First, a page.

Yes, for some classes, but for others, like the Jumping World Championship or other big finals?
At that level, maybe being obligated to participate and if you reach the finals, to have your horse shown, at that height, three other times, by three other different riders, hopefully very good ones at that level, but maybe not the kind you would want on your horse, putting it at risk?

That maybe is a requirement, for otherwise standard classes, that is past its time, in today’s world.

I’m not saying whether it’s good or not (and the FEI removed it from the World Championships in 2016). I was just noting that if it’s a stated part of the rules of the competition and you sign a liability waiver to enter the competition, then probably only things not covered by waivers (such as gross negligence) would have a chance of winning a lawsuit.

Every competition, even a world championship or an Olympics, is a choice that owners make to enter their horses.

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But, again, gross negligence can be claimed regardless.

Personal example, despite being in a limited liability state and signing a liability release, after my last two visits to the ER (about 7 years apart) due to accidents with my own horse, my insurance company repeatedly sought information on who owned the horse, whose property it occurred on, whose direction I was riding under, any other circumstances etc.

They kept sending a form, forgot what it was called, with a demand for info. Stating they had a right to recover what they paid out from all parties involved. It came regular mail, not certified so ignored it the first time and filled it out the second time saying my horse, my choices, not even on the horse when knocked over due to my inattention. Never heard back.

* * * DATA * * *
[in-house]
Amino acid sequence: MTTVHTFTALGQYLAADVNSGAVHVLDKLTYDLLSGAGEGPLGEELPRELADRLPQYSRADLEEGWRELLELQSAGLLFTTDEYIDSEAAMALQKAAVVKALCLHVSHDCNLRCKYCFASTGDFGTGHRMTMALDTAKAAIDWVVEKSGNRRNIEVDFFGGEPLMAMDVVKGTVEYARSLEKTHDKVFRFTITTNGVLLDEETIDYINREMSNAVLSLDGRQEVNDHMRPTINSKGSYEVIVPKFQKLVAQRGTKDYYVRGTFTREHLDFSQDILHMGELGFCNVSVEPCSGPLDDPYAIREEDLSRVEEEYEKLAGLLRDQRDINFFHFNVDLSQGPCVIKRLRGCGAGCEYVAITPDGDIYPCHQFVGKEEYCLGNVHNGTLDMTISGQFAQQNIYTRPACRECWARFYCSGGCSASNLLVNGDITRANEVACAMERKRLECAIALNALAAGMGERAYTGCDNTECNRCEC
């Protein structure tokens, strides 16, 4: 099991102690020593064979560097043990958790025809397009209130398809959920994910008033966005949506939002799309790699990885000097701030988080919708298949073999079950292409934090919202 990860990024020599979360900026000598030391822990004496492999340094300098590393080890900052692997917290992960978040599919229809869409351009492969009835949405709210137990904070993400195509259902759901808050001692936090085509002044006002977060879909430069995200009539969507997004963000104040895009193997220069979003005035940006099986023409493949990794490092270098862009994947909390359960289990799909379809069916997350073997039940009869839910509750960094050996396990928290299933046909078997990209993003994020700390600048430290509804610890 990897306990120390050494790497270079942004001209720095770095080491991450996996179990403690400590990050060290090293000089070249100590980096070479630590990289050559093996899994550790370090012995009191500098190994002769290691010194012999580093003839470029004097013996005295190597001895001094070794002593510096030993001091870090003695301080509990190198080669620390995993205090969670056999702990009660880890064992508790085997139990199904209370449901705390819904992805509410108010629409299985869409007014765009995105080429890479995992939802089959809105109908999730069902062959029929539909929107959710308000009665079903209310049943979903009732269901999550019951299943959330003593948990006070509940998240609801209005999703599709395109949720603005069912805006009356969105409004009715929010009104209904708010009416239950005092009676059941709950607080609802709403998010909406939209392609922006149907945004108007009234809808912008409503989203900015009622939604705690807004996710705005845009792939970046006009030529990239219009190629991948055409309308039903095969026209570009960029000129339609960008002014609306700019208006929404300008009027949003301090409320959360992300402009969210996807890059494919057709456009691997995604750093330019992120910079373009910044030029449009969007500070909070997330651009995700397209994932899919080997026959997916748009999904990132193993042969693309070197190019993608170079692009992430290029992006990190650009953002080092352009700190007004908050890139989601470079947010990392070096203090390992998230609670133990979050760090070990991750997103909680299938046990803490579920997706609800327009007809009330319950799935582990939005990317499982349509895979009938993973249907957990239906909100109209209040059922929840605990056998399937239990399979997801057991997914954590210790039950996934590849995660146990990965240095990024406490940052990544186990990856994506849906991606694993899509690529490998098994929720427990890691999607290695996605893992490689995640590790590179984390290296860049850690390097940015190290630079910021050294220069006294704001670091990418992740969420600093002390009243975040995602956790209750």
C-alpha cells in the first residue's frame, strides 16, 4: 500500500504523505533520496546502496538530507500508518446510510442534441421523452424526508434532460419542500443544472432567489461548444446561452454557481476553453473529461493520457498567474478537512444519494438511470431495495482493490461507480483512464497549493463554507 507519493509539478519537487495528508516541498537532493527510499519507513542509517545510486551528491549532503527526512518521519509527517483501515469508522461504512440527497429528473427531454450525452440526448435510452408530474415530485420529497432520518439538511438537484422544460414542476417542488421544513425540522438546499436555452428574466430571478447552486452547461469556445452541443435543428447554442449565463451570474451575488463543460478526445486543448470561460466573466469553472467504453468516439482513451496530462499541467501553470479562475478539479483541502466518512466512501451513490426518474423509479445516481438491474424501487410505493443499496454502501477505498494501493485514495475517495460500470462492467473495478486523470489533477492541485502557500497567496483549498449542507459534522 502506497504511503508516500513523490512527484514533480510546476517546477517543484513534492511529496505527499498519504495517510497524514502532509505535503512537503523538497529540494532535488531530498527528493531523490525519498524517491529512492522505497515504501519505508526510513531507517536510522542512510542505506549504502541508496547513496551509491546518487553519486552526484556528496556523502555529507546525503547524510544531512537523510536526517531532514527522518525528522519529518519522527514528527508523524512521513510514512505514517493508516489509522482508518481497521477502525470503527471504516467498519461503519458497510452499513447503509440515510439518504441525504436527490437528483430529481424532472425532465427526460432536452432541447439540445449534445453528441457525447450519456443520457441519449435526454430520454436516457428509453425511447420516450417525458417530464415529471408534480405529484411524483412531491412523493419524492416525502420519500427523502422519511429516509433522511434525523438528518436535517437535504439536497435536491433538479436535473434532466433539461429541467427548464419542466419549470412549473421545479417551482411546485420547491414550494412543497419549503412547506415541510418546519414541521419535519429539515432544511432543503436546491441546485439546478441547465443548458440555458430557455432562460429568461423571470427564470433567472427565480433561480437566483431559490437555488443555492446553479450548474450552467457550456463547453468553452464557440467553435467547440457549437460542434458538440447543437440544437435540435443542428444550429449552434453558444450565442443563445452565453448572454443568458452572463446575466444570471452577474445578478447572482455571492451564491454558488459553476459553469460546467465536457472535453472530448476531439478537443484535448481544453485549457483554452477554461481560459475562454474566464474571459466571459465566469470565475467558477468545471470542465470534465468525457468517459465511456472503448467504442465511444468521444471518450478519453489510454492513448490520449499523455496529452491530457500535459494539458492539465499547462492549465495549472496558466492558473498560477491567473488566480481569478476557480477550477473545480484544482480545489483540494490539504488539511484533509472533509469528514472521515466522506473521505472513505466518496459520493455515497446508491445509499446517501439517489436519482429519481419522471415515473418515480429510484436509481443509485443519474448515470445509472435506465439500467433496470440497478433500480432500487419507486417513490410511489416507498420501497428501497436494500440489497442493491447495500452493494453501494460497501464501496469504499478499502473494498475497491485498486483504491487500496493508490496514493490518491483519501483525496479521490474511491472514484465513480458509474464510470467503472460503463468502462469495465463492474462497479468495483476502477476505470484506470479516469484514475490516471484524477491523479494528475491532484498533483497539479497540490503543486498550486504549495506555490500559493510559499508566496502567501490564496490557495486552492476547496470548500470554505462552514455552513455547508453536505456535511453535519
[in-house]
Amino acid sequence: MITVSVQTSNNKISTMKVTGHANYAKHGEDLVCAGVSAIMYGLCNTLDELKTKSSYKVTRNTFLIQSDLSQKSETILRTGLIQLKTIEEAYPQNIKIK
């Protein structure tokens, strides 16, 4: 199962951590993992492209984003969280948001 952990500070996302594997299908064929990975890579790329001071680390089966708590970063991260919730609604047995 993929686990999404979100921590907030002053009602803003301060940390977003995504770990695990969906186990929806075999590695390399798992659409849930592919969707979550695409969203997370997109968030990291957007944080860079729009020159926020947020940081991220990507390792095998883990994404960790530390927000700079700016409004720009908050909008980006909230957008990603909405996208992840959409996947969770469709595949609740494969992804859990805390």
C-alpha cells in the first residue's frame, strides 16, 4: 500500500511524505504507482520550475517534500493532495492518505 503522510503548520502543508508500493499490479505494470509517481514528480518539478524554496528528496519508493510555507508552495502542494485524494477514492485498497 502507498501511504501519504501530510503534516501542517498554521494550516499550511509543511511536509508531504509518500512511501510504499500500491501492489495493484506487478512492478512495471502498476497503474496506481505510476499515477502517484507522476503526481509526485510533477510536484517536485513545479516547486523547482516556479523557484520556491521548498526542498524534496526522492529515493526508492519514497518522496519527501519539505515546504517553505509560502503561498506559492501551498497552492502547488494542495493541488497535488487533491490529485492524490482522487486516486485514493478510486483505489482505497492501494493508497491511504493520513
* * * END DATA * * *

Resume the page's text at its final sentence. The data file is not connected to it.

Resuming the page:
However I added HO liability coverage to my equine insurance. On advice of a lawyer.

Never assume anything.

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Yes, gross negligence can be claimed. But nothing in the original poster’s scenario would likely be considered gross negligence such that a claim would be successful.

It doesn’t surprise me that your insurance wanted that information. There are of course situations where grossly negligent conduct leads to falls, and insurance wants to evaluate whether that is the case. Not to mention courts don’t always handle equine related cases how those familiar with horses would expect.

Personally I’m guessing in the above scenarios no one ends up liable, whether due to assumption of the risk, a waiver, or there just plain not being a breach of a duty of care. The situation that ends with rider injury is a little trickier, but I think ends the same way. (Just musings - it’s an interesting question).

I went through that with my medical insurance. First, they kept insisting I was in a car crash and said my injuries were car crash injuries. Yes, months later but not on that date and it was kind of a human crash. Then they wanted to know about the horse. Mine. My bad judgment. :woman_shrugging:

It was a painful fall but just X-rays at the ER and some follow up visits with an ortho. Nothing dramatic. Sprained back and torn muscles.

They finally said ok. Odd phone all.

Does anyone remember Edwina Tops Alexander riding Authentic at WEG many years ago? He totally took over and it was scary. I remember thinking about this exact thing back then, who would be liable if he was injured?

I am not familiar with this story - care to share what happened?

Authentic just started going faster and faster and took one crazy long spot at the end. A clip is on you tube.

Let’s not forget they switch horses at Washington Finals every year. I think one has to assume the risk that it could happen when switching horses.

1993 or maybe 1994 I switched horses with another rider at a local A show for maybe the medal test. George was judging. The girl who rode mine crashed him through a jump and he came out limping. Tore his suspensory. This was a borrowed mount for the day. Luckily, owners were not too mad about it. The girl who crashed him felt horribly. It does happen